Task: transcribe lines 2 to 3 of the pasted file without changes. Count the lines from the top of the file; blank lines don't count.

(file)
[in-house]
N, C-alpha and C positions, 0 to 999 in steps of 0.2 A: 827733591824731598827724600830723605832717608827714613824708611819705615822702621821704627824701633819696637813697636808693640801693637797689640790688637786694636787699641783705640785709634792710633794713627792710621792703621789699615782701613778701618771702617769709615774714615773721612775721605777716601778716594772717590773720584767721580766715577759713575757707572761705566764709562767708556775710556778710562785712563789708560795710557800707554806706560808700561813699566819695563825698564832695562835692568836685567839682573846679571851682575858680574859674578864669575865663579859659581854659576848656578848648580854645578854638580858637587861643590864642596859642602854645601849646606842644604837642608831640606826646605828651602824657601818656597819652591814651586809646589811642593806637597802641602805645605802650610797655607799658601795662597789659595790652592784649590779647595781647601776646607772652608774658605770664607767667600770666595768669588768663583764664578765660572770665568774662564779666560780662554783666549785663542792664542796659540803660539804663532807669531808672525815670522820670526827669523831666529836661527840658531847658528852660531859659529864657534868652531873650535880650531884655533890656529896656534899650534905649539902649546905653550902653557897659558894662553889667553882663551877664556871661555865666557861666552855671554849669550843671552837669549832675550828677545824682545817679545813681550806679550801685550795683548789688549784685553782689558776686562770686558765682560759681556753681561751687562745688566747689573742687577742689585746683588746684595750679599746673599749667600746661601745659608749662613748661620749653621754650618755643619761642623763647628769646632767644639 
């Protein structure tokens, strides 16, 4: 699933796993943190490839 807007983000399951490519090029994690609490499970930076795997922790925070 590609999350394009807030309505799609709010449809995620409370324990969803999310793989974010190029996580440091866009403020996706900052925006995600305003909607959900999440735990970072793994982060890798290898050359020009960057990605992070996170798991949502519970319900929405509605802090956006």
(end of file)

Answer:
N, C-alpha and C positions, 0 to 999 in steps of 0.2 A: 827733591824731598827724600830723605832717608827714613824708611819705615822702621821704627824701633819696637813697636808693640801693637797689640790688637786694636787699641783705640785709634792710633794713627792710621792703621789699615782701613778701618771702617769709615774714615773721612775721605777716601778716594772717590773720584767721580766715577759713575757707572761705566764709562767708556775710556778710562785712563789708560795710557800707554806706560808700561813699566819695563825698564832695562835692568836685567839682573846679571851682575858680574859674578864669575865663579859659581854659576848656578848648580854645578854638580858637587861643590864642596859642602854645601849646606842644604837642608831640606826646605828651602824657601818656597819652591814651586809646589811642593806637597802641602805645605802650610797655607799658601795662597789659595790652592784649590779647595781647601776646607772652608774658605770664607767667600770666595768669588768663583764664578765660572770665568774662564779666560780662554783666549785663542792664542796659540803660539804663532807669531808672525815670522820670526827669523831666529836661527840658531847658528852660531859659529864657534868652531873650535880650531884655533890656529896656534899650534905649539902649546905653550902653557897659558894662553889667553882663551877664556871661555865666557861666552855671554849669550843671552837669549832675550828677545824682545817679545813681550806679550801685550795683548789688549784685553782689558776686562770686558765682560759681556753681561751687562745688566747689573742687577742689585746683588746684595750679599746673599749667600746661601745659608749662613748661620749653621754650618755643619761642623763647628769646632767644639 
């Protein structure tokens, strides 16, 4: 699933796993943190490839 807007983000399951490519090029994690609490499970930076795997922790925070 590609999350394009807030309505799609709010449809995620409370324990969803999310793989974010190029996580440091866009403020996706900052925006995600305003909607959900999440735990970072793994982060890798290898050359020009960057990605992070996170798991949502519970319900929405509605802090956006």